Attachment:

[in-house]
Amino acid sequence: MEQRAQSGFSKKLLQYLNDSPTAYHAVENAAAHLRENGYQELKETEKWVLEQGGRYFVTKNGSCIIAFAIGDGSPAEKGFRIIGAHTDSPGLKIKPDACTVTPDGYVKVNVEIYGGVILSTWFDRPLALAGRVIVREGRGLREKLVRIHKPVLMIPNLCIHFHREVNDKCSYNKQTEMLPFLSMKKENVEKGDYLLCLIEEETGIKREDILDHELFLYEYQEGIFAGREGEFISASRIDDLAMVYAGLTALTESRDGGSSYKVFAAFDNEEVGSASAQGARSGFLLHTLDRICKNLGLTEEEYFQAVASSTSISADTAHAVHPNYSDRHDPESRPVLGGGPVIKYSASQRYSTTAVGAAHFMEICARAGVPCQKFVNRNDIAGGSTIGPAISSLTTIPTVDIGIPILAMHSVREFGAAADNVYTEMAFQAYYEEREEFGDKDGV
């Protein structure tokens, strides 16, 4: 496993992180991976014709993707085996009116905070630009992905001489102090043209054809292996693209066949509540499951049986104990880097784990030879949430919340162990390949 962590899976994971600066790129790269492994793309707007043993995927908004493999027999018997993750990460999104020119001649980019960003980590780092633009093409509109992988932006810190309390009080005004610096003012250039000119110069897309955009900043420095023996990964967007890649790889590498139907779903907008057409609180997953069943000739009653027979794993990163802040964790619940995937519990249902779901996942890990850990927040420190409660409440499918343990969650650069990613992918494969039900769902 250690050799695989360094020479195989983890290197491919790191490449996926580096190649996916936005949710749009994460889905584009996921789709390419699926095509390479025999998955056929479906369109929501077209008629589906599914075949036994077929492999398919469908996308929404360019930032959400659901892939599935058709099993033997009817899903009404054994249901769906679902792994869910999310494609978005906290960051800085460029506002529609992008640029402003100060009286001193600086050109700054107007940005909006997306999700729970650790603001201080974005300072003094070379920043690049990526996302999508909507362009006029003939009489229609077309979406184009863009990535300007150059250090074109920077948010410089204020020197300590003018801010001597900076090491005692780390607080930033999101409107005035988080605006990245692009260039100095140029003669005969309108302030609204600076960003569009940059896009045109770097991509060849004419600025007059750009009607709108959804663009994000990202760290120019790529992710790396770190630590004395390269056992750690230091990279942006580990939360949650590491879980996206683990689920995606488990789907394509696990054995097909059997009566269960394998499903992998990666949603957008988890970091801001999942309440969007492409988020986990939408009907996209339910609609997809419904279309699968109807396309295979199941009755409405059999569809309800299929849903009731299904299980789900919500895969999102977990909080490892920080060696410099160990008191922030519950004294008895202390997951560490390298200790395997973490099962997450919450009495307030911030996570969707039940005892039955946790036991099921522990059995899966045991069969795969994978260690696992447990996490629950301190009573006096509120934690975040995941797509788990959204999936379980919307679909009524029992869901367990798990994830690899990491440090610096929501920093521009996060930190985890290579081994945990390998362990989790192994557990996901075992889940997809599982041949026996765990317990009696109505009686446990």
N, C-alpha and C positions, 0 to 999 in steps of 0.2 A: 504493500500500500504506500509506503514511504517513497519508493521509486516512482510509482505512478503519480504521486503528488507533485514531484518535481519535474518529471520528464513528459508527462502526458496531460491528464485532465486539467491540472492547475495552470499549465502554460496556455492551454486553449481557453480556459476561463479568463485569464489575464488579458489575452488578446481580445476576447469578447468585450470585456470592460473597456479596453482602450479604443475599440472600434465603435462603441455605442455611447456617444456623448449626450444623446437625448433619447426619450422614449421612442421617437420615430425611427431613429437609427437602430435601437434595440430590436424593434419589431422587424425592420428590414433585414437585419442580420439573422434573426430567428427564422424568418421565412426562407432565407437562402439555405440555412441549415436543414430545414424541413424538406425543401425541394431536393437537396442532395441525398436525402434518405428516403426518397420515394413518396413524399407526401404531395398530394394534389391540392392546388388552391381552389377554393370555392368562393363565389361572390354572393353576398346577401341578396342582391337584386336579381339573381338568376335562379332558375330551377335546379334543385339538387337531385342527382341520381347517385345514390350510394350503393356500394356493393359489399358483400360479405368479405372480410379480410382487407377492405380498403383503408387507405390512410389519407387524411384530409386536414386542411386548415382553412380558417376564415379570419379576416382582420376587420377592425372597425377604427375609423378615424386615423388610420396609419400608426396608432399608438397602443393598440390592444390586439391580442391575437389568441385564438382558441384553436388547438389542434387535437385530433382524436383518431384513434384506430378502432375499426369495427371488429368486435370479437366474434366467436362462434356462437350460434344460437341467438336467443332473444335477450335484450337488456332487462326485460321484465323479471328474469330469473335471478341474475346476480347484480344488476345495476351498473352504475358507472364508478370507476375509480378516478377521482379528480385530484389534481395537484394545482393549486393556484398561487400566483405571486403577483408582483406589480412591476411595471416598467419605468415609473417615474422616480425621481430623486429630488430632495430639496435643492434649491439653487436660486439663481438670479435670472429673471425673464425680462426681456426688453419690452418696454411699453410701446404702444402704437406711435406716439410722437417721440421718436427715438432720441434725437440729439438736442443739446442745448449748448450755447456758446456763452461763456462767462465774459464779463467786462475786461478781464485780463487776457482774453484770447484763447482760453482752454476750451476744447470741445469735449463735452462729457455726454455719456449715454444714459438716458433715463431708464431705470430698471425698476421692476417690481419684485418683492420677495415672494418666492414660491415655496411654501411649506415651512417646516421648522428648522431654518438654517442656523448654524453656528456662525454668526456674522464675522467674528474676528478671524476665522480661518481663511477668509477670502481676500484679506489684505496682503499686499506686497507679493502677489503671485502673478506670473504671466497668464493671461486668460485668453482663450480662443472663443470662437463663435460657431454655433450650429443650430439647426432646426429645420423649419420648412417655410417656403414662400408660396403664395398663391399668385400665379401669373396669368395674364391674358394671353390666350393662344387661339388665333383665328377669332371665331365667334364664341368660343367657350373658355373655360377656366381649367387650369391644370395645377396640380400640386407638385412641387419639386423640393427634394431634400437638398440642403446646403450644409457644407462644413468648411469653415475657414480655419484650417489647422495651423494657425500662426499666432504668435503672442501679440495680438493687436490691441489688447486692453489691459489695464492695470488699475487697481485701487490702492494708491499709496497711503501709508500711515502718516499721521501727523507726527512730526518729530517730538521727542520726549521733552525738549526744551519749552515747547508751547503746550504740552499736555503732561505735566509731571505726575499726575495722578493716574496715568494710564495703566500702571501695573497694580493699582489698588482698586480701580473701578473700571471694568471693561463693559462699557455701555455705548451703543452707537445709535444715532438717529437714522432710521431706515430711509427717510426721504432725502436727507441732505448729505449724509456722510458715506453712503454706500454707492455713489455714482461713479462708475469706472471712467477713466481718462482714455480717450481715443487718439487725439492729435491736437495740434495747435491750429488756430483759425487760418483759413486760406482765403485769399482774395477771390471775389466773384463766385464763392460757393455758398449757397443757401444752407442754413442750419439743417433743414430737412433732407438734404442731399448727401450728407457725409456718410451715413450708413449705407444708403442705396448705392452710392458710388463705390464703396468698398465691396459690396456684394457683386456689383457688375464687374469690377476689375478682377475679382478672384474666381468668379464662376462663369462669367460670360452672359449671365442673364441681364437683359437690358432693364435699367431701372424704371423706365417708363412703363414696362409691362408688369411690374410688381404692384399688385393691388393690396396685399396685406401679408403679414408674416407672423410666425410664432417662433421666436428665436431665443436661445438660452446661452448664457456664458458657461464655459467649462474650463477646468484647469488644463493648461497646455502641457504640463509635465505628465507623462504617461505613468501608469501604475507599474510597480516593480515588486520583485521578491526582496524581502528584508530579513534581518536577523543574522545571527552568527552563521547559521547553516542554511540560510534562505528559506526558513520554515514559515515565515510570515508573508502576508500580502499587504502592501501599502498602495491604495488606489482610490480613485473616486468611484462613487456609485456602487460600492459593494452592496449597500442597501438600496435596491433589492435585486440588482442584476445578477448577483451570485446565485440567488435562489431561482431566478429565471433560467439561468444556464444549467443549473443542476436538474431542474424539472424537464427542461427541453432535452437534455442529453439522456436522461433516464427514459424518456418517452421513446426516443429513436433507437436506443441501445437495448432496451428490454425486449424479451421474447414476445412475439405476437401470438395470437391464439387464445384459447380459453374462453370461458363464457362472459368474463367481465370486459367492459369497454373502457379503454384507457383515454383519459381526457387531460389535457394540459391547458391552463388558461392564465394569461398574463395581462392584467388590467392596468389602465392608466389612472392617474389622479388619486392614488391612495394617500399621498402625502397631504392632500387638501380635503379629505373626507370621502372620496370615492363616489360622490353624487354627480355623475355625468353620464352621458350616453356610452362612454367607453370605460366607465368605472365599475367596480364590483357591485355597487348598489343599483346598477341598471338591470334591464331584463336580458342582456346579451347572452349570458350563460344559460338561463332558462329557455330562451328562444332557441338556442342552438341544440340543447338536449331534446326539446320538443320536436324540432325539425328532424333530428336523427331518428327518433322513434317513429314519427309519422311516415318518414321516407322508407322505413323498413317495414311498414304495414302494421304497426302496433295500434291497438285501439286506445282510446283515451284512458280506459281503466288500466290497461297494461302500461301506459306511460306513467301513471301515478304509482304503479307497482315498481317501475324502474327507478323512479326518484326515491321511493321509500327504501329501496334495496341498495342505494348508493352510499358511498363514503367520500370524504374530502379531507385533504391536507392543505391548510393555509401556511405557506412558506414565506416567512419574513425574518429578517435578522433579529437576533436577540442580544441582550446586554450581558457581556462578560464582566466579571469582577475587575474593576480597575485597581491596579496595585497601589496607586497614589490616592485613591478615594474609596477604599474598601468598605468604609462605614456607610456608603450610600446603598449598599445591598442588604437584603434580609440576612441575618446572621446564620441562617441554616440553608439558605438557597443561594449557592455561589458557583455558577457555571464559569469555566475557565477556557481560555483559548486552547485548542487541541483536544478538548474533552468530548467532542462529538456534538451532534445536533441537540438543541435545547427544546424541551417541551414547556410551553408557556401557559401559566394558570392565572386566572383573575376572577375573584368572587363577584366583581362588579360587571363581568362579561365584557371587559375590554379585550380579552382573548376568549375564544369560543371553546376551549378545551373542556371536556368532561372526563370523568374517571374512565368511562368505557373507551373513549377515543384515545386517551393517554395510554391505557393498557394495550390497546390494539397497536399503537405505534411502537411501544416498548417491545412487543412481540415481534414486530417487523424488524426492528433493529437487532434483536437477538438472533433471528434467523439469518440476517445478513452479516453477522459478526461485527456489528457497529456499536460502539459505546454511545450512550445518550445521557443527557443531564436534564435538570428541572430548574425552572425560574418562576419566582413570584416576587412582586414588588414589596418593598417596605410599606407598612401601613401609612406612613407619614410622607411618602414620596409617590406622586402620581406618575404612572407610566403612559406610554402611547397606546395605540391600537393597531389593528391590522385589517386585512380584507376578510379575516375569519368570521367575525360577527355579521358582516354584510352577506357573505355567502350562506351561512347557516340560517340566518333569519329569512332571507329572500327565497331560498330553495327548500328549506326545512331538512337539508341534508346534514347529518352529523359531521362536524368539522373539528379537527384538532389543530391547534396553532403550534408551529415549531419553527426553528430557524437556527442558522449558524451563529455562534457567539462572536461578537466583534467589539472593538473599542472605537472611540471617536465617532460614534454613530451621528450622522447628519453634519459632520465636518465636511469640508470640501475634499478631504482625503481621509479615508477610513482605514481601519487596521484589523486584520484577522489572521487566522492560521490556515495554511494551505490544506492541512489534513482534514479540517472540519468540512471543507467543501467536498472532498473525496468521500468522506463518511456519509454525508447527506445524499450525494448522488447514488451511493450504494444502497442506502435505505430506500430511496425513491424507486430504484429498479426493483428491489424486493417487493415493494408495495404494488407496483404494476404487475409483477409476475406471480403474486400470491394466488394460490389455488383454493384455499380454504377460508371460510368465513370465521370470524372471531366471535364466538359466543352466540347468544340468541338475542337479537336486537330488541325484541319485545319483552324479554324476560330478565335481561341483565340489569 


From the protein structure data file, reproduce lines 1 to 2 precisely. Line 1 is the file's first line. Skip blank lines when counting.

[in-house]
Amino acid sequence: MEQRAQSGFSKKLLQYLNDSPTAYHAVENAAAHLRENGYQELKETEKWVLEQGGRYFVTKNGSCIIAFAIGDGSPAEKGFRIIGAHTDSPGLKIKPDACTVTPDGYVKVNVEIYGGVILSTWFDRPLALAGRVIVREGRGLREKLVRIHKPVLMIPNLCIHFHREVNDKCSYNKQTEMLPFLSMKKENVEKGDYLLCLIEEETGIKREDILDHELFLYEYQEGIFAGREGEFISASRIDDLAMVYAGLTALTESRDGGSSYKVFAAFDNEEVGSASAQGARSGFLLHTLDRICKNLGLTEEEYFQAVASSTSISADTAHAVHPNYSDRHDPESRPVLGGGPVIKYSASQRYSTTAVGAAHFMEICARAGVPCQKFVNRNDIAGGSTIGPAISSLTTIPTVDIGIPILAMHSVREFGAAADNVYTEMAFQAYYEEREEFGDKDGV